The Pulse

First Aid & Nutrition

Jun 1, 2003
Outside Magazine

In the near future, expeditions to remote destinations (where emergency help can be days away) will most likely carry the new SUPERBANDAGE from Oregon-based HemCon. Developed for the U.S. Army, these large adhesive bandages are coated with a mixture of vinegar and chitosan, a product culled from shrimp shells, to produce a positive electrical charge that bonds to the negative charge of red blood cells. What happens next sounds like sci-fi: Within a minute, the concoction stimulates clotting effective enough to stop a gushing artery. So, with these babies, there's no need for Ramboesque self-stitching in the field. Given the $139 price tag, however, finances may dictate that you not get hurt in the first place. (503-245-0459,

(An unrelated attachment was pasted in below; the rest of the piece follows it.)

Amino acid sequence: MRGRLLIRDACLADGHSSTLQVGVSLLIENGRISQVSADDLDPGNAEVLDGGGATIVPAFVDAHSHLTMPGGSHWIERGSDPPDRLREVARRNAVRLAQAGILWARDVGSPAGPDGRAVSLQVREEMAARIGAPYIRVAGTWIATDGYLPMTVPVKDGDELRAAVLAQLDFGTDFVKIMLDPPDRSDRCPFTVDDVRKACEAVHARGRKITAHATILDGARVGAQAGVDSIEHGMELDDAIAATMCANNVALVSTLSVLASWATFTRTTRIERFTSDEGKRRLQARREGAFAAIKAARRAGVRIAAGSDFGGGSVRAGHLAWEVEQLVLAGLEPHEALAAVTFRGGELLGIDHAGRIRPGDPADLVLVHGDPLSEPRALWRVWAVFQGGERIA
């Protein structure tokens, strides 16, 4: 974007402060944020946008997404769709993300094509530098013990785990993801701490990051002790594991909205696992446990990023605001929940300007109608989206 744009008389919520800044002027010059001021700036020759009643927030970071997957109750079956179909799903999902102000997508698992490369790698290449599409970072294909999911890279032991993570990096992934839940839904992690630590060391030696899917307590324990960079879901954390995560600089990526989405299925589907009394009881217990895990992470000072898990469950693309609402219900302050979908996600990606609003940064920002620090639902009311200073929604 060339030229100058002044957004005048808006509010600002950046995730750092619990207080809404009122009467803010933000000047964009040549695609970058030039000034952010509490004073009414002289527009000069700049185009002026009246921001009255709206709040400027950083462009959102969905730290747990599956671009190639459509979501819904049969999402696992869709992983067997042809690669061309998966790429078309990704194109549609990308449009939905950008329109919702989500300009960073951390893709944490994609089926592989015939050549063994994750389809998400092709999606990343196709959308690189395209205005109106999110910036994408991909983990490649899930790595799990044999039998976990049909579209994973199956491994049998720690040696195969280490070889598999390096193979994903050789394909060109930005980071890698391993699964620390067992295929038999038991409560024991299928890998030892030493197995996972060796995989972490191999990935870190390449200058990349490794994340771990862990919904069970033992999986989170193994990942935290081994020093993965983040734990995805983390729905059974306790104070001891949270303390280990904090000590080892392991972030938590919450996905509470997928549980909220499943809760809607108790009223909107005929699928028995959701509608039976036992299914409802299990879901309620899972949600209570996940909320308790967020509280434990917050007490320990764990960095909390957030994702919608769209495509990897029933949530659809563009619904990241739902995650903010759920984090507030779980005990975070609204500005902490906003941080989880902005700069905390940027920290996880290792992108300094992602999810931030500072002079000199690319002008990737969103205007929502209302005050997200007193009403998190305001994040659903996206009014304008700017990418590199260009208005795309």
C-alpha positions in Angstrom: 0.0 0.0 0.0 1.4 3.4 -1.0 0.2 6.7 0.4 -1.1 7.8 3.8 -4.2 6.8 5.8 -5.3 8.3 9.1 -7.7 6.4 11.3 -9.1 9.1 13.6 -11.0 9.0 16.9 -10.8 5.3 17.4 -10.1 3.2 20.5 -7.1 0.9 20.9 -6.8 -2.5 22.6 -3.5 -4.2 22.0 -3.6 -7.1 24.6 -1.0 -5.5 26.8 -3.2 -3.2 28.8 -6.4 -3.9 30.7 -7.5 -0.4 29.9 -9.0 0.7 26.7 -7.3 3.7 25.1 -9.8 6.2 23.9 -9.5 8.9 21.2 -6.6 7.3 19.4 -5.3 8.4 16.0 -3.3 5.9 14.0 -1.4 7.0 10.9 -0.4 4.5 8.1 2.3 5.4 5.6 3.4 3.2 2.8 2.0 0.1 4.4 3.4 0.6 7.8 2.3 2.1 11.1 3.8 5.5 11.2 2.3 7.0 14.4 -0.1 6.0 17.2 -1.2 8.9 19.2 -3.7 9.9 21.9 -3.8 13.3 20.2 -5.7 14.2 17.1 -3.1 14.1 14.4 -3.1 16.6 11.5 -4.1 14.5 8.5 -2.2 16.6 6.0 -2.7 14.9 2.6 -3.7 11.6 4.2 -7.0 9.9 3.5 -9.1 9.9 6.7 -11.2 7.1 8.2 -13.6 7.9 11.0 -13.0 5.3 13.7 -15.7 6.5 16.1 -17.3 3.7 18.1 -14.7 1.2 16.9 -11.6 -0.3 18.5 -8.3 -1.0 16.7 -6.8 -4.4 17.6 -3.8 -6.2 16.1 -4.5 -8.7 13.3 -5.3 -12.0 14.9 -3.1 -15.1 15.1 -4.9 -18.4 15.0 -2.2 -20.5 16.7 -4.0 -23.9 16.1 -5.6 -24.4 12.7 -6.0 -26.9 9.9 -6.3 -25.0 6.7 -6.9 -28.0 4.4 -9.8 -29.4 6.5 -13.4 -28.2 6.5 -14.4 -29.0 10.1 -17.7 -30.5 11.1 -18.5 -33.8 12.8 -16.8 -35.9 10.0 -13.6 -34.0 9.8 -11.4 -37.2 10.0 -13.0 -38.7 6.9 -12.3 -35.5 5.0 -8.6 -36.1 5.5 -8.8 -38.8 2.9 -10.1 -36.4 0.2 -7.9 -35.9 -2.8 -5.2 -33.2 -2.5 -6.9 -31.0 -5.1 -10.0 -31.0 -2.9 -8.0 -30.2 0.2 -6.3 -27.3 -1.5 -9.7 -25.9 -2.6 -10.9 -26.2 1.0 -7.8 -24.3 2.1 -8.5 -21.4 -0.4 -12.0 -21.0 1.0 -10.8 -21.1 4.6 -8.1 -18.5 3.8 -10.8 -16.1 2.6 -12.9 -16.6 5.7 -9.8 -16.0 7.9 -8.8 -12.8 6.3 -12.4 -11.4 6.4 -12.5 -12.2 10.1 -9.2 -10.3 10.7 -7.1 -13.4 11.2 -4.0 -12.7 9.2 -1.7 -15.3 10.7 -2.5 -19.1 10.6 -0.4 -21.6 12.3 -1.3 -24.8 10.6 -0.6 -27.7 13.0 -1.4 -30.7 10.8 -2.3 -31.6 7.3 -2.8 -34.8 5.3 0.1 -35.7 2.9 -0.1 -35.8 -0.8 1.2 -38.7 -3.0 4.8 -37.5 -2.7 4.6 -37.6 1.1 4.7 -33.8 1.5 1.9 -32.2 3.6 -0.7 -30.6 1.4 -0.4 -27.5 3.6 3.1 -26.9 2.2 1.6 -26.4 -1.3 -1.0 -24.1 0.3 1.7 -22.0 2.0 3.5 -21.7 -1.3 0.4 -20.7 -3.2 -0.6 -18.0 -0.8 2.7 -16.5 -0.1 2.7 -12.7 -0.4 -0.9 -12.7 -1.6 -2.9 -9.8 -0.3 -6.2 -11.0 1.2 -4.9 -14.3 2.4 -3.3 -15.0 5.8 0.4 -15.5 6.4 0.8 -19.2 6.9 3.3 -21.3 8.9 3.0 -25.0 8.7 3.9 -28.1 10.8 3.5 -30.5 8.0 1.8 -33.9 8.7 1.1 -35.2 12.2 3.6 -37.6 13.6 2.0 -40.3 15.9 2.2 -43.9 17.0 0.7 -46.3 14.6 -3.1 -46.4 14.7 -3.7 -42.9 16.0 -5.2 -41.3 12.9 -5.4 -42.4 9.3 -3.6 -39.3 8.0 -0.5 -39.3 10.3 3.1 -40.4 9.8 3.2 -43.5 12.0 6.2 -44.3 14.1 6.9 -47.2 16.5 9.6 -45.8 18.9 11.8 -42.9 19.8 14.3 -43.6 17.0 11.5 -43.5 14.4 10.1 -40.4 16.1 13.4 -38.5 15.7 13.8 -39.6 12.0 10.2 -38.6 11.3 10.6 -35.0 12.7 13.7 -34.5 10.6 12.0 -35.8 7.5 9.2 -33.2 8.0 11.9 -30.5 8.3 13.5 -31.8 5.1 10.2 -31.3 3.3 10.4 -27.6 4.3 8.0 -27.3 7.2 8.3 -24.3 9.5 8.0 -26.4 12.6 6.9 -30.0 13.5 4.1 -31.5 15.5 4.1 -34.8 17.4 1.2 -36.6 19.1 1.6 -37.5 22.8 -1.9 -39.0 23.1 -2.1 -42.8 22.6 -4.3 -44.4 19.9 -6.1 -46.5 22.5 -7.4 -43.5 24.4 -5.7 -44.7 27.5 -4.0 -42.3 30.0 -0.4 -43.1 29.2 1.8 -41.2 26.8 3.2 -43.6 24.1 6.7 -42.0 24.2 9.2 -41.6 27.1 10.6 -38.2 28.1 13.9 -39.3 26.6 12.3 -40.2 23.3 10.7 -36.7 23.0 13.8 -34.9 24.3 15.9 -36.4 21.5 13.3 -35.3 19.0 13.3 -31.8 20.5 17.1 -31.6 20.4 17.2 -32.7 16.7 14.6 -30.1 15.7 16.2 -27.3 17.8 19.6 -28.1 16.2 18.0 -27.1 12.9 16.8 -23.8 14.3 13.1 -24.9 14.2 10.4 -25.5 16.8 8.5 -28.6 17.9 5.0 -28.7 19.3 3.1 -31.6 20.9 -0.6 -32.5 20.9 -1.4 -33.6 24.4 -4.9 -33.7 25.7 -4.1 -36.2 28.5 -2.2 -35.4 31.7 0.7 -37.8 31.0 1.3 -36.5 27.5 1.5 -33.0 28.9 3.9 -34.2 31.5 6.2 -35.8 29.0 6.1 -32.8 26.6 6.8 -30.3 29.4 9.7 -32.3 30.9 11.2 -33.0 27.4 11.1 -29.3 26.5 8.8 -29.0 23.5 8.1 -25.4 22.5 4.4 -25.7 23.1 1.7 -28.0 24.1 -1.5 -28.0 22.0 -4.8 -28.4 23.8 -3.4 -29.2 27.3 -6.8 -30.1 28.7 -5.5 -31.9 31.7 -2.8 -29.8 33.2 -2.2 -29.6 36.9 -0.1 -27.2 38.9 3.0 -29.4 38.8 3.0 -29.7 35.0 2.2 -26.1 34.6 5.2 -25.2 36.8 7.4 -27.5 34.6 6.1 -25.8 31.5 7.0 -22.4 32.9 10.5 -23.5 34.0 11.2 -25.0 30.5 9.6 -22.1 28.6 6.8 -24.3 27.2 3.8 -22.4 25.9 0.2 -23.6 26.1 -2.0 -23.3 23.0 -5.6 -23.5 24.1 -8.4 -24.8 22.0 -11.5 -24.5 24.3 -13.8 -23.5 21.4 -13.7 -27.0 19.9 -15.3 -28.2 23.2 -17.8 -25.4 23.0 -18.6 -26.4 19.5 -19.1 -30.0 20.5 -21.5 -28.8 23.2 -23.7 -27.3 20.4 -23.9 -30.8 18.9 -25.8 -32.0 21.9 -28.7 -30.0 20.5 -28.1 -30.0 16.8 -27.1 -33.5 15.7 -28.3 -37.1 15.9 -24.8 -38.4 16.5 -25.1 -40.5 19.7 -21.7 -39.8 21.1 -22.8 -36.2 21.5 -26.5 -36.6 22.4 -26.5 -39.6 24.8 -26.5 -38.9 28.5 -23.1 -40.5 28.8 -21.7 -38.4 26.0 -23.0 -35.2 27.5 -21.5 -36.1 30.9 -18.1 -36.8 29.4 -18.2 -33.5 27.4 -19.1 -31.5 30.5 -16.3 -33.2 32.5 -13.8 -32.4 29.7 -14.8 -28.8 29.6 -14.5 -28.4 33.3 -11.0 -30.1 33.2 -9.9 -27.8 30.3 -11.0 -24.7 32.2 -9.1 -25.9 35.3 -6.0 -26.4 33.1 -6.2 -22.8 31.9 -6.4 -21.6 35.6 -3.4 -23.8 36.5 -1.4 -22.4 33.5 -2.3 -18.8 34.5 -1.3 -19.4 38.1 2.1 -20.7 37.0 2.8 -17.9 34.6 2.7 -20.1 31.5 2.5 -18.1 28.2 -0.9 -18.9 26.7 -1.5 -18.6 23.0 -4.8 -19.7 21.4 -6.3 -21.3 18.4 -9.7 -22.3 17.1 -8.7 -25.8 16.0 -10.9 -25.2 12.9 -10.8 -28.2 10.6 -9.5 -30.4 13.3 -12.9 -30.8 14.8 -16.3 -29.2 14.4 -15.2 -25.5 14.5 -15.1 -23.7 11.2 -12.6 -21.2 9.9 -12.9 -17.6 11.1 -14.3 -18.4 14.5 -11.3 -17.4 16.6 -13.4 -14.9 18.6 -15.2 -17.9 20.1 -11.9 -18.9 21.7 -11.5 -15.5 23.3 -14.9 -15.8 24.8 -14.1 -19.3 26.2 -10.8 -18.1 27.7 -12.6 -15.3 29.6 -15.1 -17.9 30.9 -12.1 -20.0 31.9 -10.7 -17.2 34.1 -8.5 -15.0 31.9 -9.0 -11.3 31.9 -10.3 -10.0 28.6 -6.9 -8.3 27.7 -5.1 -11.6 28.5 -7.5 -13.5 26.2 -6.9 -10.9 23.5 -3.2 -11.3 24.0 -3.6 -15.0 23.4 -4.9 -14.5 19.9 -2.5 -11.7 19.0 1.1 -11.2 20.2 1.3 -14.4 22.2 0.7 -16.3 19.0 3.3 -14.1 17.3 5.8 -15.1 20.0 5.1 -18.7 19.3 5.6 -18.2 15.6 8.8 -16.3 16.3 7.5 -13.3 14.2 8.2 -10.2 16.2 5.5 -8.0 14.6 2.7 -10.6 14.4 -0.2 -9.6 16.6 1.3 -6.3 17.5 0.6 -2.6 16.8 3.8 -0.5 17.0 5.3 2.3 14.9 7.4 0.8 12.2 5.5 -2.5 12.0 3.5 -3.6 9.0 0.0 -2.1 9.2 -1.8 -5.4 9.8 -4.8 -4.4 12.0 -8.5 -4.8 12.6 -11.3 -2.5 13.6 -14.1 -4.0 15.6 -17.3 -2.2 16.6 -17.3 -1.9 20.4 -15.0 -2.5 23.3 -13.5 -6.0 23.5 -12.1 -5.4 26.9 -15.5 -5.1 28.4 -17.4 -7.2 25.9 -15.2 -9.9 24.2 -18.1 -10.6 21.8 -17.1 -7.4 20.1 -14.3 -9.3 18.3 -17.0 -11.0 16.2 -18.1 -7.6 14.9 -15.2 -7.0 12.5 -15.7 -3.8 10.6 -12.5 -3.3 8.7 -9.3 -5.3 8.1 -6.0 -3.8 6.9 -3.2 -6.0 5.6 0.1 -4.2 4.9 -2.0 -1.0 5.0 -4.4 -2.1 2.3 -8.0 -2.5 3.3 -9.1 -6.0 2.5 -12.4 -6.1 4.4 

It might sound blasphemous to our "low salt, no fat" mindset, but a small order of salted potato chips or French fries qualifies as a legit rehydration strategy after strenuous exercise, especially during the hot and humid days to come. "In the summer, the most important first step to take after vigorous exercise is to DOWN A TALL GLASS OF WATER AND EAT SOME SALTY FOODS," says Ed Ryan, director of sports medicine for the U.S. Olympic Committee. "I don't care where it comes from, just get some salt." Ryan says that until you replenish the sodium and chloride electrolytes (a.k.a. salt) lost through sweat, your body can't rehydrate properly, and liquids quickly exit in the form of urine. Granted, he's not endorsing a fast-food habit—low-fat pretzels work just as well—but he's adamant about your body's need for an ounce or two of salty food (say, ten to 12 potato chips, typically about 200 mg of sodium) following a hard workout. Proper hydration should outweigh any concern you might have over the fat content of a few fries.

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